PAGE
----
By Doug Cusick
Browsing through trade and even consumer media, it is easy to become pessimistic about the state of electronic health records (EHRs). One article may describe how a health system is spending hundreds of millions, if not more than a billion dollars, ripping out and replacing a new EHR platform. While no one will argue with the need for EHRs, countless articles have focused on how the technology is contributing to physician burnout.
For example, survey results published in JAMA Network in August 2019 stated: “The adoption of the electronic health record (EHR) has occurred alongside the dramatic and troubling rise in clinician stress and burnout.” The article goes on to describe how survey participants cited factors such as excessive data entry requirements, long cut-and-pasted notes, inaccessibility of information from multiple institutions and interference with work-life balance, as among the many challenges physicians face with EHRs.
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More such research and commentary can be expected in the coming years, but what hasn’t been reported enough is how EHR satisfaction is improving across many health systems. Ironically, while EHRs are one form of health IT that has disrupted physician workflows, other types of health IT are addressing the issues with EHRs that aren’t working, so that clinicians can enjoy practicing medicine again. For example, third-party applications that are customized to physicians’ workflows and specialties can be embedded into EHRs to improve functionality and to accomplish important tasks such as improved patient hand-offs without having to duplicate efforts when there’s a shift change at the hospital.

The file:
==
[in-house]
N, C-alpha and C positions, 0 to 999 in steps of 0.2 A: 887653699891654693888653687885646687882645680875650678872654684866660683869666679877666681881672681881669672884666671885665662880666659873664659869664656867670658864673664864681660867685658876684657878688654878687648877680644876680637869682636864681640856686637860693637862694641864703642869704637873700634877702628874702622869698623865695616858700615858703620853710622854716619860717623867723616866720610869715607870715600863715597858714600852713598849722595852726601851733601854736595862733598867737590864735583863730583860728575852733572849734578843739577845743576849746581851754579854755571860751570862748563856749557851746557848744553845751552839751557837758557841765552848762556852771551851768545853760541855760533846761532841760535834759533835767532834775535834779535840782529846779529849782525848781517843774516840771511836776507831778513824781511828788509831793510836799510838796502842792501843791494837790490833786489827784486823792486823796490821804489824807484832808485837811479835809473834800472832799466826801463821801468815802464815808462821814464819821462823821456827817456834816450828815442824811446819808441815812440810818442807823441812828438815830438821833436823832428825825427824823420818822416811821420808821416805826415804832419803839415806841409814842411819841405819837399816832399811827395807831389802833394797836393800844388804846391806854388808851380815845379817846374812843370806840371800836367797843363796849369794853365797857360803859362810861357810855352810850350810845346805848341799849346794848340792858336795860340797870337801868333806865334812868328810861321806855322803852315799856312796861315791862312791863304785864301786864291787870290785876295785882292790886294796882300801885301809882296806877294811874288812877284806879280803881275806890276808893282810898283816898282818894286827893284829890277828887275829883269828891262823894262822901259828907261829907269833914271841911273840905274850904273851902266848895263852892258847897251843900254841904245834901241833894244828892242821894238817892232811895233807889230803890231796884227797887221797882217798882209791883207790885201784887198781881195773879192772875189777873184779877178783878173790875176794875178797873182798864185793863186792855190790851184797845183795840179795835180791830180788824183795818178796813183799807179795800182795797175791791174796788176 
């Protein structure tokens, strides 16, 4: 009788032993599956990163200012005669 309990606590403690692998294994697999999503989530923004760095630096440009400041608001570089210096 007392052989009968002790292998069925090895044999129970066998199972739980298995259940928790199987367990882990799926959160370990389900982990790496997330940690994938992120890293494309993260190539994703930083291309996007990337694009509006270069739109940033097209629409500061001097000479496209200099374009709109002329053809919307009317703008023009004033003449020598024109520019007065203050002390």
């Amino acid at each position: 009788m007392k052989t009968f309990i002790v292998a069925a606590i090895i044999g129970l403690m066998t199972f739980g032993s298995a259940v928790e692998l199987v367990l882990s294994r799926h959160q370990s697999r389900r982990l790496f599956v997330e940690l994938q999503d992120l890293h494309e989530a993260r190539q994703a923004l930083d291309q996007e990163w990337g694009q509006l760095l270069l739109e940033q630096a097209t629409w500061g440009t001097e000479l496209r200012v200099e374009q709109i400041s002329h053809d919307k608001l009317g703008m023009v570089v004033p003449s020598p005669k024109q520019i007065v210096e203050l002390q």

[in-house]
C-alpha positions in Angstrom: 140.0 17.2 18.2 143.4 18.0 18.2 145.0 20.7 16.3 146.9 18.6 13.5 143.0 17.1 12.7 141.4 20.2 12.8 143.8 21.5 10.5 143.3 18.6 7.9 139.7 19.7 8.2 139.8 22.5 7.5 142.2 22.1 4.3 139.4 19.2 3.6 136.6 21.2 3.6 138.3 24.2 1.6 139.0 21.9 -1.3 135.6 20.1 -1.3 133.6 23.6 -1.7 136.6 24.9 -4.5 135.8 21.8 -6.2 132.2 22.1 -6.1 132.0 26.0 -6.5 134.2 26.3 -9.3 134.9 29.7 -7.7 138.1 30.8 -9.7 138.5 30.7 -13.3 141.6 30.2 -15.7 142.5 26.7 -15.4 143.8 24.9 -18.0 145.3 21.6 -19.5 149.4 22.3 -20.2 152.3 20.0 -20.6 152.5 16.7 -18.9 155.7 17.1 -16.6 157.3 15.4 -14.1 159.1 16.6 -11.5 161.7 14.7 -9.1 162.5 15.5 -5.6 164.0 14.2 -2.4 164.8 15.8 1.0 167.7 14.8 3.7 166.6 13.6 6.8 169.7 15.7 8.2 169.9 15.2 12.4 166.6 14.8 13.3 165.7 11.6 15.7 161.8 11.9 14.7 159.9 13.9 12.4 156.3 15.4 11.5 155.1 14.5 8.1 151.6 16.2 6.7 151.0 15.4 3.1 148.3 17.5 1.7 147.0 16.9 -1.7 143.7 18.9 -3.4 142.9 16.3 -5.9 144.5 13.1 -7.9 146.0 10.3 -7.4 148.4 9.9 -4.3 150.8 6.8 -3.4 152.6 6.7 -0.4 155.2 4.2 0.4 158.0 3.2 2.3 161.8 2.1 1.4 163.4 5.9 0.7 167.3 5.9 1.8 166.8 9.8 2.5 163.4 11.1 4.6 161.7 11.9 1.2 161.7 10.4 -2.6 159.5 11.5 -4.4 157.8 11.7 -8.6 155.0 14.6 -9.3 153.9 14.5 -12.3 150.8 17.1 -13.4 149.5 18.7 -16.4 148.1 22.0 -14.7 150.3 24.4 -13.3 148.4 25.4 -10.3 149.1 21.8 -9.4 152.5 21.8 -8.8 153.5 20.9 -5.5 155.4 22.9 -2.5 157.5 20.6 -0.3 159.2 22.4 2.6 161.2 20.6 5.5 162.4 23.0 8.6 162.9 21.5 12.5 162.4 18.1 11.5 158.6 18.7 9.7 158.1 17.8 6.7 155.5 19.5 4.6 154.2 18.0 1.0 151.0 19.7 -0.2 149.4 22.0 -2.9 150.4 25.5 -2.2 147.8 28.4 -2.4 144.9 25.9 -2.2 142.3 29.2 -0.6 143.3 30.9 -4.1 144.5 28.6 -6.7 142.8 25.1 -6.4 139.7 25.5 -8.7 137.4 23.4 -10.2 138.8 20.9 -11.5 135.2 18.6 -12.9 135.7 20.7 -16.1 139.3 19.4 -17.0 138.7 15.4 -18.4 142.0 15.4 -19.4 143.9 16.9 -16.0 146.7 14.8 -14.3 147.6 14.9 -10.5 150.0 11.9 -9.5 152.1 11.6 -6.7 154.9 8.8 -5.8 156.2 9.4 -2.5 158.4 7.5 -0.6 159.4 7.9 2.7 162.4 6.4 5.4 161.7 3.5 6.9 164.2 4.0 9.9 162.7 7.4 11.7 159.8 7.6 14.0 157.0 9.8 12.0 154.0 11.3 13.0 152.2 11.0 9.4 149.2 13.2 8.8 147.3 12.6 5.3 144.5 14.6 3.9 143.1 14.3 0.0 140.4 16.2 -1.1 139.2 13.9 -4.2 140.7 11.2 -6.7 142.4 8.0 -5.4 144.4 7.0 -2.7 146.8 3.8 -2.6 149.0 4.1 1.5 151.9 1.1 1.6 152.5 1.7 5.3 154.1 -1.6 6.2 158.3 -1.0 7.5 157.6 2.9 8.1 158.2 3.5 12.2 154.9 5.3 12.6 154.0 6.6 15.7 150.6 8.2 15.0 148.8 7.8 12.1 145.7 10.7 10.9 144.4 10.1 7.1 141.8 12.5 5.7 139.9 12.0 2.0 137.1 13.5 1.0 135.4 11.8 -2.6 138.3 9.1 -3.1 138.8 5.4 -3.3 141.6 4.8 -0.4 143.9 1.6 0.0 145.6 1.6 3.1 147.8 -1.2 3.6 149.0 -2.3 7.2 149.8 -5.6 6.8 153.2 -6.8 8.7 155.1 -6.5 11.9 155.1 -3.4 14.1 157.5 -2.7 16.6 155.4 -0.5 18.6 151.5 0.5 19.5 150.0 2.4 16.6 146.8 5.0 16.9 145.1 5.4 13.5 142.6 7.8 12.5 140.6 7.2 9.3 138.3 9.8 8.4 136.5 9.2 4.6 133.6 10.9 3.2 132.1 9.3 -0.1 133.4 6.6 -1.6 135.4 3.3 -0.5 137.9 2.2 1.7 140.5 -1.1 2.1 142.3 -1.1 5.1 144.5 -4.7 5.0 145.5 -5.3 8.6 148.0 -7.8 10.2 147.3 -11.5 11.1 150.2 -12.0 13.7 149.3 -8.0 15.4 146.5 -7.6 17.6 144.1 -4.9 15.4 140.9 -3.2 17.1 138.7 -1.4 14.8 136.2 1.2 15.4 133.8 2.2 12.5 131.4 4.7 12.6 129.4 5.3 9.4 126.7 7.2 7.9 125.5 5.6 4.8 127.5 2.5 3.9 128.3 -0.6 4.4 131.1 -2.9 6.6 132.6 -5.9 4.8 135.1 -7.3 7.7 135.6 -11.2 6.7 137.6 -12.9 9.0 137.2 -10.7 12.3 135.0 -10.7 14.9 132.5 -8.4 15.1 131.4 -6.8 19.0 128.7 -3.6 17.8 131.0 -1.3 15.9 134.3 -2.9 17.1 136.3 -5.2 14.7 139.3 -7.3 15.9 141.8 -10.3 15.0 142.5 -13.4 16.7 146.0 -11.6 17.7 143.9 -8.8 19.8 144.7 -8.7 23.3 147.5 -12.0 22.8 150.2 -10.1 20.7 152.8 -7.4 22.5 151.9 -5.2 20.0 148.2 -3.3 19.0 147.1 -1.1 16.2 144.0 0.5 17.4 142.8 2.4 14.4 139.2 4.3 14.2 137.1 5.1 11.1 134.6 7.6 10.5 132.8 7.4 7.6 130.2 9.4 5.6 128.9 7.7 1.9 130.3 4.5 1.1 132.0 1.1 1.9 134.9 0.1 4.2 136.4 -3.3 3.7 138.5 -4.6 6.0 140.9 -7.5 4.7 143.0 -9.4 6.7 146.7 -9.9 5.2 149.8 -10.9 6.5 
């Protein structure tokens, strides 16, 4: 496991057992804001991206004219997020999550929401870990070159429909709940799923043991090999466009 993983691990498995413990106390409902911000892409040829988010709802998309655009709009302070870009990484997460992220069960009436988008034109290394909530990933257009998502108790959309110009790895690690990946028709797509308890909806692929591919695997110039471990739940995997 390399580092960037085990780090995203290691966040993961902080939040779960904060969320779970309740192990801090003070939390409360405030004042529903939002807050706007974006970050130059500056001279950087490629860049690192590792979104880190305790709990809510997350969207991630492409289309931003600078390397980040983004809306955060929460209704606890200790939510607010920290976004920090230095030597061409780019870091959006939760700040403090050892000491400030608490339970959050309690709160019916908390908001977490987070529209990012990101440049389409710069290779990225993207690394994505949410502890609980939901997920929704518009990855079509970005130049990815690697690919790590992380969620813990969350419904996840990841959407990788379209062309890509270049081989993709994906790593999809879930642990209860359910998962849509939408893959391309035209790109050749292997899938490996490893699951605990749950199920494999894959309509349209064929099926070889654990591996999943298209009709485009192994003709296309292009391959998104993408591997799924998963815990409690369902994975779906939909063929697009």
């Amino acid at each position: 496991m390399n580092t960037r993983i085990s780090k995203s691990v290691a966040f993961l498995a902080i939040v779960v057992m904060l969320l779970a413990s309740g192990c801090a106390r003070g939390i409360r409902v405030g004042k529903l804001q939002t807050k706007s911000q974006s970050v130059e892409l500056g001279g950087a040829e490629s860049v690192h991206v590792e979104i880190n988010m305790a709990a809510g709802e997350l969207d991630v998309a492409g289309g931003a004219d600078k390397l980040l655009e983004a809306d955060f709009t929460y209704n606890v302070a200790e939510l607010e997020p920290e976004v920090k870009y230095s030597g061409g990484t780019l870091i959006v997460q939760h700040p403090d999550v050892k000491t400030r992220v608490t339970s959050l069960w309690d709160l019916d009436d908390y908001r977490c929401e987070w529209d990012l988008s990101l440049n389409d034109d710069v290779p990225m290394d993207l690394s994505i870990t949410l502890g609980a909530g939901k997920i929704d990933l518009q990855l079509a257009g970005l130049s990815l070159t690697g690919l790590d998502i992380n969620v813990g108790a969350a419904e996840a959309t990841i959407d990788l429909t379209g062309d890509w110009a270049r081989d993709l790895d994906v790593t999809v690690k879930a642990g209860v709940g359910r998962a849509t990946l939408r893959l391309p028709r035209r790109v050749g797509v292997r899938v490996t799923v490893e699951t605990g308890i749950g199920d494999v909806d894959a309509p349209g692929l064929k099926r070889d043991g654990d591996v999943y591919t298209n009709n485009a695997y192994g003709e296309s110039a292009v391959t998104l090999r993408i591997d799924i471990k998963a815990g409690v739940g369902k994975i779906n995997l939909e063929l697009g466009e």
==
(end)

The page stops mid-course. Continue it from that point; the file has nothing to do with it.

The transition from paper to electronic records has been difficult, and we’re not at the end of the tunnel yet for many hospitals and health systems. Thanks to the emergence of innovative and powerful integrated technologies within EHRs, some organizations are seeing the light. This technology is changing physicians’ and clinicians’ experiences with their EHR — from frustration to satisfaction — enabling teams to deliver safer, more efficient care that supports optimal outcomes.
One EHR, hundreds of teams
Across a typical health system, there could be hundreds of care teams comprising physicians, consultants, nurses, technicians, social workers and others, each with their own unique workflow and information needs. EHR workflows were not designed with each team member’s needs in mind. They were actually built to address common financial and coding needs across an entire healthcare system — which means they may actually be disruptive to specific workflows.